I’ve never been a fan of Huawei’s EMUI interface, but I found myself warming to it on the P20. The latest build, which is plastered atop Android 8.1, is fast and has several desirable aftermarket utilities, including an iOS-like 3D Touch tool, which allows users to browse an application’s main features on the homescreen.

There’s also an integrated Smart Controller application that makes use of the on-board IR blaster to serve up an interface that allows you to control various household appliances, ranging from air-con to TVs – a feature I found myself using on a daily basis to control the Dyson AM09 sitting on the other side of my office.

And, as we saw on the Huawei P20 Pro, the P20 comes with a dedicated voice assistant – HiAssistant – to rival Bixby and Siri, and an AI-driven recognition tool that’s capable of identifying a product and tracking it down on digital marketplaces such as Amazon (think: Bixby Vision) – but they’re limited to China for now.


Here’s something you may find hard to believe: during our synthetic benchmarks the Huawei P20 was just as fast as the Huawei P20 Pro, even though it’s missing a third of the RAM – ­the former comes with 4GB, while the latter has 6GB. They both feature a Kirin 970 CPU and 128GB of non-expandable internal storage.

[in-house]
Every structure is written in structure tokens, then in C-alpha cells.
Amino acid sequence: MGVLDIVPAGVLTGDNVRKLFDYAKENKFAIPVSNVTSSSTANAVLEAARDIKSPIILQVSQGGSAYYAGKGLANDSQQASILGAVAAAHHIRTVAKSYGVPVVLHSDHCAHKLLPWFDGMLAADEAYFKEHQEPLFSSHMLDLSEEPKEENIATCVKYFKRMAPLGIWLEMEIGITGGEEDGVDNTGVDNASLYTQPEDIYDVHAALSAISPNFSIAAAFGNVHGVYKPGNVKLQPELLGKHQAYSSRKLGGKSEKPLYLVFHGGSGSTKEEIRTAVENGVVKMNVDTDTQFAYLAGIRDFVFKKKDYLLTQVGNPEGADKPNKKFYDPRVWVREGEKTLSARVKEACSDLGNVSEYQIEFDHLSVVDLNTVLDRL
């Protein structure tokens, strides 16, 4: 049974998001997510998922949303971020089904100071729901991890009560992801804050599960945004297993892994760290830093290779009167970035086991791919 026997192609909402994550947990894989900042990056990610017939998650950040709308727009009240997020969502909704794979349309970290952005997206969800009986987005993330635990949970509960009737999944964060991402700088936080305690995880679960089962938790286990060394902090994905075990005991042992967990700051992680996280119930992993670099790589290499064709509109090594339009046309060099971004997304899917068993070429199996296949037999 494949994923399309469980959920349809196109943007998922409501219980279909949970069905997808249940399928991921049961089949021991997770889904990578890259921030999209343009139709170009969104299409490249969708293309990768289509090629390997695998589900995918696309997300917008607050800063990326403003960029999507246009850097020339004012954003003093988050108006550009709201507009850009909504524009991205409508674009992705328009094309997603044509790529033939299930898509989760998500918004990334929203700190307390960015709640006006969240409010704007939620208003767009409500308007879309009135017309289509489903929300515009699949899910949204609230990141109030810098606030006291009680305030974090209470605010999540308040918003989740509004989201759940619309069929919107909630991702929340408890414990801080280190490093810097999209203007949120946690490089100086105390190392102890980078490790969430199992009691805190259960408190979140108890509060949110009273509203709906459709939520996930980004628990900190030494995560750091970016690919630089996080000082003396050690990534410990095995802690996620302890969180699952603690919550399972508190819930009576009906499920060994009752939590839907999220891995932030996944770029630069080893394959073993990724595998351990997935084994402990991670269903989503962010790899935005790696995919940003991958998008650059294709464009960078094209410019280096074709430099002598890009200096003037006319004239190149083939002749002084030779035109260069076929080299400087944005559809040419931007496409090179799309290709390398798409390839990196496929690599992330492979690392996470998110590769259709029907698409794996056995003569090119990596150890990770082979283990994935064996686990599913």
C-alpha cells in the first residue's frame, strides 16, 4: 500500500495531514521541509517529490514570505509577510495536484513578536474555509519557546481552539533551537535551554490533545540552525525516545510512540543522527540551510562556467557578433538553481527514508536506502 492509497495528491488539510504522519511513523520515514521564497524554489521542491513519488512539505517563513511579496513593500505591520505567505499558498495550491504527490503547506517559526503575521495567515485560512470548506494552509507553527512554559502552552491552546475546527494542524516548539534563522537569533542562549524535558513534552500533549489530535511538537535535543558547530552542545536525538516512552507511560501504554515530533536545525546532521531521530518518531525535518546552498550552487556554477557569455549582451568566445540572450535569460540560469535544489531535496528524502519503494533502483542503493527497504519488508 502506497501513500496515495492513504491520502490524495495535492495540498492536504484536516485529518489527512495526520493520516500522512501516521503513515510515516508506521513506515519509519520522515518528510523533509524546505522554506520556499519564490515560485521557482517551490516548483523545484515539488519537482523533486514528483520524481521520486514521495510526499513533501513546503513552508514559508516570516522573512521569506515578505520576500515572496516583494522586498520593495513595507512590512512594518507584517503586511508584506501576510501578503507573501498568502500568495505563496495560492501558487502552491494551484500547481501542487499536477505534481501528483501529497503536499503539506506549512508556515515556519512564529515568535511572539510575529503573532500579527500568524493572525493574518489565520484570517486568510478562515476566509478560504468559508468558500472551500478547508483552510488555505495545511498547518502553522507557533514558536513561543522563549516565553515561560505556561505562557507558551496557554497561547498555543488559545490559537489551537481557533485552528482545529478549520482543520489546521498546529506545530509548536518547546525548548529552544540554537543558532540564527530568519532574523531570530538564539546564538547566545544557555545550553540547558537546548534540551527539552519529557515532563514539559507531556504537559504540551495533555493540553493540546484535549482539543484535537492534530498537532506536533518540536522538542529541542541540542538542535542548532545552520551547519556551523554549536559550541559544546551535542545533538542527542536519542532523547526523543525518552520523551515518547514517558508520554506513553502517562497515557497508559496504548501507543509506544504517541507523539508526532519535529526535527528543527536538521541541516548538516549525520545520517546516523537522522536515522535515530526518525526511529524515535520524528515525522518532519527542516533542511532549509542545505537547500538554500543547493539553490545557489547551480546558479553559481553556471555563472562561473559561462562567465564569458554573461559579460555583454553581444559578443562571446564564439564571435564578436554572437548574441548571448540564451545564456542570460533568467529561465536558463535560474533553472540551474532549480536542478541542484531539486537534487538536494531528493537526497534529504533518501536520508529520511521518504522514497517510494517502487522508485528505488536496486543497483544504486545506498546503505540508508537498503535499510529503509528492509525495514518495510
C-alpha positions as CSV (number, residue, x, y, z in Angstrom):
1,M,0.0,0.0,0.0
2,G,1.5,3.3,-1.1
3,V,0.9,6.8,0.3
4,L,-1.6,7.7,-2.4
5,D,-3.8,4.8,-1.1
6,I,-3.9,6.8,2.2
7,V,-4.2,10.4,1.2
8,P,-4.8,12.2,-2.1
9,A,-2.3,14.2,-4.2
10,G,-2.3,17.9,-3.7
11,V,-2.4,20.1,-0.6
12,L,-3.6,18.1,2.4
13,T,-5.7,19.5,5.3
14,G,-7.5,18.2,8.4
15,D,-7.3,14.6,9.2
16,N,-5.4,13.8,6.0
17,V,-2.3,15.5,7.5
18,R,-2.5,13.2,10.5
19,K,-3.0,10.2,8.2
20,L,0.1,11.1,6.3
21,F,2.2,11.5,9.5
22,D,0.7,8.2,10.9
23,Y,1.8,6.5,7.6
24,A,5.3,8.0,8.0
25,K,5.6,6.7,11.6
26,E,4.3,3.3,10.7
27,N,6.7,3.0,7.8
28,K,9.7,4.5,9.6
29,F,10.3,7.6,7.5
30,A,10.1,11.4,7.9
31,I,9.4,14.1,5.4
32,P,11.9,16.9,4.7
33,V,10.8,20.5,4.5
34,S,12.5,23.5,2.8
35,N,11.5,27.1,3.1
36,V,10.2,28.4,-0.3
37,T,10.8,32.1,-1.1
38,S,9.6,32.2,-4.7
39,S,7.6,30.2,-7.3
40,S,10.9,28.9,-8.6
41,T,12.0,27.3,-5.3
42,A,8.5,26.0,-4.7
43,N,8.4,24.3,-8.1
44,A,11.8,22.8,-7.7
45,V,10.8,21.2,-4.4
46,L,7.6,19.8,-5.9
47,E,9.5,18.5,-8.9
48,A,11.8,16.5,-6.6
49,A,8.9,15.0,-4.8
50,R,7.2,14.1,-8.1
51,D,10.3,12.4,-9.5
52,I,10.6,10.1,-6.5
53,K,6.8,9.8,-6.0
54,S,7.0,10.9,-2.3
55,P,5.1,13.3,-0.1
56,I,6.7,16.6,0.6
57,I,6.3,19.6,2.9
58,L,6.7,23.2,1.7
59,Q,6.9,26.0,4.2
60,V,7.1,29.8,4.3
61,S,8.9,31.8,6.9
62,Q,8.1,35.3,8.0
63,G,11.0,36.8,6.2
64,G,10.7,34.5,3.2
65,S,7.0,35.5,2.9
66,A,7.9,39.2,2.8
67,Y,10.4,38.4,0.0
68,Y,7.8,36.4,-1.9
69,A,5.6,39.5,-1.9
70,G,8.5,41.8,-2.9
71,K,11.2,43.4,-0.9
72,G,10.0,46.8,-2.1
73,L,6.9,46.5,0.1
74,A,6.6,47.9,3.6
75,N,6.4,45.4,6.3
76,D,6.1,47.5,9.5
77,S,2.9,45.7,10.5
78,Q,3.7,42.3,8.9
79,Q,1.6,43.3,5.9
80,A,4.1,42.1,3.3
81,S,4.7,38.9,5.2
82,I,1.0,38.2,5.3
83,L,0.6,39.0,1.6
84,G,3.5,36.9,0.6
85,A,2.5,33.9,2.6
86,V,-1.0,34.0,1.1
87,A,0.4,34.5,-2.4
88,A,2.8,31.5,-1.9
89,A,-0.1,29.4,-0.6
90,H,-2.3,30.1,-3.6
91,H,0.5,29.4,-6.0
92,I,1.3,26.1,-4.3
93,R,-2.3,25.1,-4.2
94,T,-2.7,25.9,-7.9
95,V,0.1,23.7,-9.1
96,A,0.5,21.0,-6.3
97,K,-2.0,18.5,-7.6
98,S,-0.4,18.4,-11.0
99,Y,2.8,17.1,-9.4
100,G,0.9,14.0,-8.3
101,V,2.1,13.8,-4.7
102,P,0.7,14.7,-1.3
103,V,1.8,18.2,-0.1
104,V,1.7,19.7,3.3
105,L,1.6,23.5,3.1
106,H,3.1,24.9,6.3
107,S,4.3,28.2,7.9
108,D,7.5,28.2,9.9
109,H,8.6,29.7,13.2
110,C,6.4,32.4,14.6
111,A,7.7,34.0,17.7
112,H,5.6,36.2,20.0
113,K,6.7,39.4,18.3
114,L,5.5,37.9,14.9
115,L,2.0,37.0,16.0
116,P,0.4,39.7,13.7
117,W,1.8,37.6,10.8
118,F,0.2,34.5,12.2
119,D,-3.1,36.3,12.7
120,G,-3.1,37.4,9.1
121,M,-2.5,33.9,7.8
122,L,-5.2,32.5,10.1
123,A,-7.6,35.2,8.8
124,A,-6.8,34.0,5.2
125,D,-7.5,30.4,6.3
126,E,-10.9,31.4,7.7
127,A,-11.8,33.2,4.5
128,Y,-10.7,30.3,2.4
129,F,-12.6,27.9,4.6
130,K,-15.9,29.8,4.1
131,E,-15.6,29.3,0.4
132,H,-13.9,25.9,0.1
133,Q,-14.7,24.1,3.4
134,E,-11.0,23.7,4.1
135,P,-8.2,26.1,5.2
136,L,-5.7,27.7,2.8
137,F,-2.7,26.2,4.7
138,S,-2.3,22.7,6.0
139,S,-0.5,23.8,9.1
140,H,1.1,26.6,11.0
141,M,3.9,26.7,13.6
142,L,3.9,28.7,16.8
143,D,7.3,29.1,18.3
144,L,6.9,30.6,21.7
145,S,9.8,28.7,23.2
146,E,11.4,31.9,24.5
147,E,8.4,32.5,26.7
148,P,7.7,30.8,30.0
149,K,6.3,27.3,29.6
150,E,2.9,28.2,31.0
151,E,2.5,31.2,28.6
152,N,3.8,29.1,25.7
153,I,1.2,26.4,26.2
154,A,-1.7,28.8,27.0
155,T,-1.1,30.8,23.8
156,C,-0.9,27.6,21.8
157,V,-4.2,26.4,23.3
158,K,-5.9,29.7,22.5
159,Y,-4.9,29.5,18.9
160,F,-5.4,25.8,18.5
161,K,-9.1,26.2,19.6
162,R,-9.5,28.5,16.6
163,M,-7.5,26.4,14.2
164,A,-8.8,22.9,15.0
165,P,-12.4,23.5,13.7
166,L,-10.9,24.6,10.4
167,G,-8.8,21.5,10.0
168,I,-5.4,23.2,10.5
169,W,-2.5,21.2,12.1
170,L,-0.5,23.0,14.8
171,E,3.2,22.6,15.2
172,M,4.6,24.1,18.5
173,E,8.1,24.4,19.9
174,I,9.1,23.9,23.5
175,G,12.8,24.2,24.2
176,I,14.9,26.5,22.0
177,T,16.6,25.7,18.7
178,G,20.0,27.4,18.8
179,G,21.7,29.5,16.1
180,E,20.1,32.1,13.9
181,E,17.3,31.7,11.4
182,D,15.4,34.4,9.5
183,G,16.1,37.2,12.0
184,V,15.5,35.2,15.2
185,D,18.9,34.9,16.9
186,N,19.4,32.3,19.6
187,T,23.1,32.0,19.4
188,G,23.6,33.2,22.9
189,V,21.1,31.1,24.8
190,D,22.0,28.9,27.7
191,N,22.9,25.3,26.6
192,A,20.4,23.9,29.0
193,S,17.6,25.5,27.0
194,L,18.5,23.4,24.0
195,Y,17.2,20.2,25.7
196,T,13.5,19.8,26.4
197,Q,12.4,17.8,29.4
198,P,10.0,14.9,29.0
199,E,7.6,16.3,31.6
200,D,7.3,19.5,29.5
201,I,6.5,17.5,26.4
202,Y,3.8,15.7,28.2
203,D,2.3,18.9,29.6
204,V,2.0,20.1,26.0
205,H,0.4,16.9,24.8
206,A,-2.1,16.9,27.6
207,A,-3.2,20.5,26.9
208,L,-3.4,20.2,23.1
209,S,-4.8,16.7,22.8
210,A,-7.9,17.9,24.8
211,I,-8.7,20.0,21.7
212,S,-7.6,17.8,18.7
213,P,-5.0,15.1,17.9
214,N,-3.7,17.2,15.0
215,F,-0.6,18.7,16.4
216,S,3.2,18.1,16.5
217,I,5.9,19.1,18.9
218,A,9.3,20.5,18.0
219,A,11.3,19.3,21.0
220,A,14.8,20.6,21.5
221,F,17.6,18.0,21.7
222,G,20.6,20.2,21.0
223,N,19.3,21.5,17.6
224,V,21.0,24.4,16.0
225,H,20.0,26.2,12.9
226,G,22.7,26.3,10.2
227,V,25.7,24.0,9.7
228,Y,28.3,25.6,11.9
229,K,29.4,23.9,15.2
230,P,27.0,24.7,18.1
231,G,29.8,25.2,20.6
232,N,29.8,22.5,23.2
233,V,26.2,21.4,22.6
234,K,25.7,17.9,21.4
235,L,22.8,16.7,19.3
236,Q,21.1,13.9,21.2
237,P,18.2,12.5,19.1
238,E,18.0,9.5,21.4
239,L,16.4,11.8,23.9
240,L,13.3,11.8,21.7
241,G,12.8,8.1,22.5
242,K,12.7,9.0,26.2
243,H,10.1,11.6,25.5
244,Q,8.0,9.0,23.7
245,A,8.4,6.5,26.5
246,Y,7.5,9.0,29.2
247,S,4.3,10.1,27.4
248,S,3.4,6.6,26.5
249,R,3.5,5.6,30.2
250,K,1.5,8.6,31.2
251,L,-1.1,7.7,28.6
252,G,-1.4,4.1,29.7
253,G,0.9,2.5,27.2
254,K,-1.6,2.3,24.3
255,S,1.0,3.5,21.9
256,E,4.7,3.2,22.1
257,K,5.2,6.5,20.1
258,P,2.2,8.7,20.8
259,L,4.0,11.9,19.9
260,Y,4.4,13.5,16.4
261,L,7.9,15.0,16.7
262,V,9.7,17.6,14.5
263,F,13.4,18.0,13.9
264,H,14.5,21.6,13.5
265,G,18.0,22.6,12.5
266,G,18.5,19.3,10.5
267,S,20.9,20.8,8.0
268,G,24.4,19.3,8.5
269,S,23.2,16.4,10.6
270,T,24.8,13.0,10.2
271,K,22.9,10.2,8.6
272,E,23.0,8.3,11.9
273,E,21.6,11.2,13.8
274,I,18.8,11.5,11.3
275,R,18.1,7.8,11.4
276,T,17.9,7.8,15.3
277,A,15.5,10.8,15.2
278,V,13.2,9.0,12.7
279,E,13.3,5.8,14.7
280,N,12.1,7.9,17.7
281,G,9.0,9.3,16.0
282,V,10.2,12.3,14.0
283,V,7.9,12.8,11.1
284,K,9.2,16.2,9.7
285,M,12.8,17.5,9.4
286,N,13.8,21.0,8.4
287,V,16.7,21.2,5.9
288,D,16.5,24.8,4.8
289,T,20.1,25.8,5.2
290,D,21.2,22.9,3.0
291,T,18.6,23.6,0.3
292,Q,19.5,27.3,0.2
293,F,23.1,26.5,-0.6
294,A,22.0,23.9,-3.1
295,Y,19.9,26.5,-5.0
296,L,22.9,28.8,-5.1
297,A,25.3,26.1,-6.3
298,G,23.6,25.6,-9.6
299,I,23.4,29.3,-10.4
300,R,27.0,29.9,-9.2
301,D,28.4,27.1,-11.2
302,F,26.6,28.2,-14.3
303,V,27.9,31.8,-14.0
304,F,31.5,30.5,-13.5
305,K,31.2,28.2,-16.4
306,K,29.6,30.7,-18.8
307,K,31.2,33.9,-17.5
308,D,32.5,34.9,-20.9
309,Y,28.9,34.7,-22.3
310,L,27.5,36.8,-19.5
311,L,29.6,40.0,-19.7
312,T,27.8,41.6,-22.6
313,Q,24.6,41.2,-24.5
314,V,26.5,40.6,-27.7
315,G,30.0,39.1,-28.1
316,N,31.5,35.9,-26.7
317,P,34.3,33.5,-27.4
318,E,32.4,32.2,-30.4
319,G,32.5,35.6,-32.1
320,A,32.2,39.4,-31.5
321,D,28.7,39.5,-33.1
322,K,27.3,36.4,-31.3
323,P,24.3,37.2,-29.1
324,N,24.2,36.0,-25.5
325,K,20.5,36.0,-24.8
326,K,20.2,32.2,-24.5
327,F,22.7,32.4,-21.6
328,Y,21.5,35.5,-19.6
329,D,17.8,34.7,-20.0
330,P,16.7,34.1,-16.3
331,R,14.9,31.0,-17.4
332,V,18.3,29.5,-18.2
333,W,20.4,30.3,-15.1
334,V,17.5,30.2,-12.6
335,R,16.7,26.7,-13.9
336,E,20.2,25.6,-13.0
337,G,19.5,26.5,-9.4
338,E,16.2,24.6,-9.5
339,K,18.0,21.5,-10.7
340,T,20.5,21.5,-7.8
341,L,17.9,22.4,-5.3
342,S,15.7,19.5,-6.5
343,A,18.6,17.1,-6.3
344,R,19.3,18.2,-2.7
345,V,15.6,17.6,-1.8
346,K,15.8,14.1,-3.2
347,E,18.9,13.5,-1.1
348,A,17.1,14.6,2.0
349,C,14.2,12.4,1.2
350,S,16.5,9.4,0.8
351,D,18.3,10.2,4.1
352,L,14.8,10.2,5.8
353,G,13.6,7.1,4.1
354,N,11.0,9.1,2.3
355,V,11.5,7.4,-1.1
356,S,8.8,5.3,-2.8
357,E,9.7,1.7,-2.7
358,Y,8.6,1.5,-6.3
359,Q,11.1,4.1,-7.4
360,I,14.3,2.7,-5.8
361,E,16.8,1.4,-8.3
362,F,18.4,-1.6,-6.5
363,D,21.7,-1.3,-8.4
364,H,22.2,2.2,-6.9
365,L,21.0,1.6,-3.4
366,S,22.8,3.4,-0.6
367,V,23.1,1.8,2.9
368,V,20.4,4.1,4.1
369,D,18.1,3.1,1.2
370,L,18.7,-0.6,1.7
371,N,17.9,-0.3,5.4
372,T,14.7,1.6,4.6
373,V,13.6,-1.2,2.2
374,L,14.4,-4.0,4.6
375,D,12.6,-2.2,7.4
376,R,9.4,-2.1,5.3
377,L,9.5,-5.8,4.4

Just as I’d experienced with the P20 Pro, the P20 was smooth, switching between applications while streaming a song over 4G from Spotify without stopping to take so much as a breath. It also remained composed while cycling between Asphalt 8: Airborne and Need For Speed: No Limits, two of the most intensive 3D games.

That said, I did experience one minor issue: the P20, unlike the P20 Pro, struggled to run Google Maps, taking around a minute to fire up the application, then an additional minute to prepare the keyboard for input. The issue persisted after a software reset, so it’s likely an issue with the application itself, rather than the handset.

Other than that minor blip, which I was able to circumvent by switching to Waze, the P20 did not disappoint. In fact, far from it. The handset was fast, operating with no lag whatsoever, even though the sub-par benchmark results – 1884 in the single- and 6702 in the multi-core test – would have you believe something else.

Device Single-Core Multi-Core
Huawei P20 1884 6702
Huawei P20 Pro 1921 6837
Samsung Galaxy S9 3690 8757


Chances are you’ve heard nothing but good things about the tri-camera on the P20 Pro, but that’s not to mean the shooter on the P20 is something to turn your nose up at.

Sure, it doesn’t have three sensors like the P20 Pro, but the dual cameras it does tote ­– a 12MP telephoto sensor (f/1.8) and a 20MP monochrome sensor (f/1.6) for depth and texture – is fantastic for those looking to shoot impressive images, and who don’t require the dedicated 3x optical zoom the Pro offers.

The P20 also comes with the AI image-processing engine that debuted on the Huawei P10, though it’s been treated to a couple of new features, with the main one being frame-by-frame optimisation – in the default Auto shooting mode, that is – for a host of different scenarios, including close-ups, portraits and night shots.